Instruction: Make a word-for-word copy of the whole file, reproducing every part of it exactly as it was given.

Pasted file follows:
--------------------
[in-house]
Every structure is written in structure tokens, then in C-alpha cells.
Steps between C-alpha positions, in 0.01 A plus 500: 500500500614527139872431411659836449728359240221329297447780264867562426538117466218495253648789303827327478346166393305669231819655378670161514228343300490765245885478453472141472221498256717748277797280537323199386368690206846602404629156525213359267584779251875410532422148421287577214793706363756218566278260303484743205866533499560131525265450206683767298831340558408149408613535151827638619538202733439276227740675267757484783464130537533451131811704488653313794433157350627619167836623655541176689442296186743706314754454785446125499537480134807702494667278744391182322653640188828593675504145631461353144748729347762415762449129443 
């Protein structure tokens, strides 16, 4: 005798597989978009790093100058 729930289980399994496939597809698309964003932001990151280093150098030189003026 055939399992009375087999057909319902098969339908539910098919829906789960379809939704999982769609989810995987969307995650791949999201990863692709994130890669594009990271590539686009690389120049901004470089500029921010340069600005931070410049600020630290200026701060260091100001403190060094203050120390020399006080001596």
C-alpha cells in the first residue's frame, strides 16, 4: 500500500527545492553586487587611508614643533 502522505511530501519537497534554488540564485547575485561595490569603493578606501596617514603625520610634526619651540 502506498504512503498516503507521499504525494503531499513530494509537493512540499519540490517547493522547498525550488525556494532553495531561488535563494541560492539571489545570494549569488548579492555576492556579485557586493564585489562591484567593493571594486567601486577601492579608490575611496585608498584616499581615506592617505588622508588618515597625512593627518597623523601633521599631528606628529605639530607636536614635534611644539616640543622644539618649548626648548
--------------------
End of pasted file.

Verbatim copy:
[in-house]
Every structure is written in structure tokens, then in C-alpha cells.
Steps between C-alpha positions, in 0.01 A plus 500: 500500500614527139872431411659836449728359240221329297447780264867562426538117466218495253648789303827327478346166393305669231819655378670161514228343300490765245885478453472141472221498256717748277797280537323199386368690206846602404629156525213359267584779251875410532422148421287577214793706363756218566278260303484743205866533499560131525265450206683767298831340558408149408613535151827638619538202733439276227740675267757484783464130537533451131811704488653313794433157350627619167836623655541176689442296186743706314754454785446125499537480134807702494667278744391182322653640188828593675504145631461353144748729347762415762449129443 
């Protein structure tokens, strides 16, 4: 005798597989978009790093100058 729930289980399994496939597809698309964003932001990151280093150098030189003026 055939399992009375087999057909319902098969339908539910098919829906789960379809939704999982769609989810995987969307995650791949999201990863692709994130890669594009990271590539686009690389120049901004470089500029921010340069600005931070410049600020630290200026701060260091100001403190060094203050120390020399006080001596």
C-alpha cells in the first residue's frame, strides 16, 4: 500500500527545492553586487587611508614643533 502522505511530501519537497534554488540564485547575485561595490569603493578606501596617514603625520610634526619651540 502506498504512503498516503507521499504525494503531499513530494509537493512540499519540490517547493522547498525550488525556494532553495531561488535563494541560492539571489545570494549569488548579492555576492556579485557586493564585489562591484567593493571594486567601486577601492579608490575611496585608498584616499581615506592617505588622508588618515597625512593627518597623523601633521599631528606628529605639530607636536614635534611644539616640543622644539618649548626648548